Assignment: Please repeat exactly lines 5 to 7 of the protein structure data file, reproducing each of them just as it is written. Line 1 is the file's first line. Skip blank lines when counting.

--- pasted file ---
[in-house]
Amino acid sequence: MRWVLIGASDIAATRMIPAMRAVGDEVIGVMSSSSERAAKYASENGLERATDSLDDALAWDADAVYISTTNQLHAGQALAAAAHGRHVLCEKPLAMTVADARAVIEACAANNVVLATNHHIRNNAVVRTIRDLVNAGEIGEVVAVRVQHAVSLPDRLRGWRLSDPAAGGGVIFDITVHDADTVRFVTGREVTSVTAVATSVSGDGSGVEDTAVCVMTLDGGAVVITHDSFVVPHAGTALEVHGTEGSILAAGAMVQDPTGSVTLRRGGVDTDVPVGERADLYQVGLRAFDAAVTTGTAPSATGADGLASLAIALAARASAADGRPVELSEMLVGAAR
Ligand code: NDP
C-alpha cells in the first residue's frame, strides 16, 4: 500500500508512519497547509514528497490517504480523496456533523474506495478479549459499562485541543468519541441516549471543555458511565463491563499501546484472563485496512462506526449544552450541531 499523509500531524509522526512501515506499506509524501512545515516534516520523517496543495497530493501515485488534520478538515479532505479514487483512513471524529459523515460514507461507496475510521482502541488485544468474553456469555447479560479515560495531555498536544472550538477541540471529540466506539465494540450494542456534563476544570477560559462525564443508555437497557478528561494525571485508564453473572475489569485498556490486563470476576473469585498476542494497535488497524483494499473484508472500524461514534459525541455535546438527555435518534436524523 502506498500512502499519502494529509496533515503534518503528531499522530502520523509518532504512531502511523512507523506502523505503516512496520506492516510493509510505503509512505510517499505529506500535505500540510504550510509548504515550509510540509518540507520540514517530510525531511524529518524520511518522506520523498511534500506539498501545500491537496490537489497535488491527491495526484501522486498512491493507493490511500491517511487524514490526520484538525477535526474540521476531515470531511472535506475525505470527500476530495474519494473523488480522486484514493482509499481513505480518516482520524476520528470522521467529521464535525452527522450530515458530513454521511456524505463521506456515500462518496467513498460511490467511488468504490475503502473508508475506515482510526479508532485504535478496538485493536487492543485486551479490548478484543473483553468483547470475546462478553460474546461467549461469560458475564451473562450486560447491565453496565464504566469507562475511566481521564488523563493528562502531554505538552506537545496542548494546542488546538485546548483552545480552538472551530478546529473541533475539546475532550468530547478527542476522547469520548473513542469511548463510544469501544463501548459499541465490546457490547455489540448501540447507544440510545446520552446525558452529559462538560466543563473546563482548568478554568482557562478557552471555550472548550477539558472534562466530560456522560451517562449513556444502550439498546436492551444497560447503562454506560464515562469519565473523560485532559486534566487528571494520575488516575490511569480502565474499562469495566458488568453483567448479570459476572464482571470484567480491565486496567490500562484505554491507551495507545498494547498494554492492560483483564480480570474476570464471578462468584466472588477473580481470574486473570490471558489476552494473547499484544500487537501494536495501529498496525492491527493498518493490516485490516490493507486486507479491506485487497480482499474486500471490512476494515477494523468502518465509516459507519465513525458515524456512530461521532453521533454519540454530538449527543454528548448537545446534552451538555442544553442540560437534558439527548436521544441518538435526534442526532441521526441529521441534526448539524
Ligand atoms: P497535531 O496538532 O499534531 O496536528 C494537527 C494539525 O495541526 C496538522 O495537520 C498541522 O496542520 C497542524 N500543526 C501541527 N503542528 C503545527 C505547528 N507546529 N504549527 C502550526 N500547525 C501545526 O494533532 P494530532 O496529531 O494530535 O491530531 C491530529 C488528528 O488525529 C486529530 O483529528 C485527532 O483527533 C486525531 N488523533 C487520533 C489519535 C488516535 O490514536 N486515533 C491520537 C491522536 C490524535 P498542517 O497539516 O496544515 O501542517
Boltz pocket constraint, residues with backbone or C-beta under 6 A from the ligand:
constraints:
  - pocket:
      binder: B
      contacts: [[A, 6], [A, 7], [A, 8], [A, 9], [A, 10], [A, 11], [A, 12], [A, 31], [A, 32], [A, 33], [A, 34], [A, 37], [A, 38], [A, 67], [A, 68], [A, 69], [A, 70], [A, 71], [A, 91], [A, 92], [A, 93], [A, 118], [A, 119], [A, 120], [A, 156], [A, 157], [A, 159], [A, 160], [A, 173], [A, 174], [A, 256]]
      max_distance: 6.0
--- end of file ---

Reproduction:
Ligand atoms: P497535531 O496538532 O499534531 O496536528 C494537527 C494539525 O495541526 C496538522 O495537520 C498541522 O496542520 C497542524 N500543526 C501541527 N503542528 C503545527 C505547528 N507546529 N504549527 C502550526 N500547525 C501545526 O494533532 P494530532 O496529531 O494530535 O491530531 C491530529 C488528528 O488525529 C486529530 O483529528 C485527532 O483527533 C486525531 N488523533 C487520533 C489519535 C488516535 O490514536 N486515533 C491520537 C491522536 C490524535 P498542517 O497539516 O496544515 O501542517
Boltz pocket constraint, residues with backbone or C-beta under 6 A from the ligand:
constraints: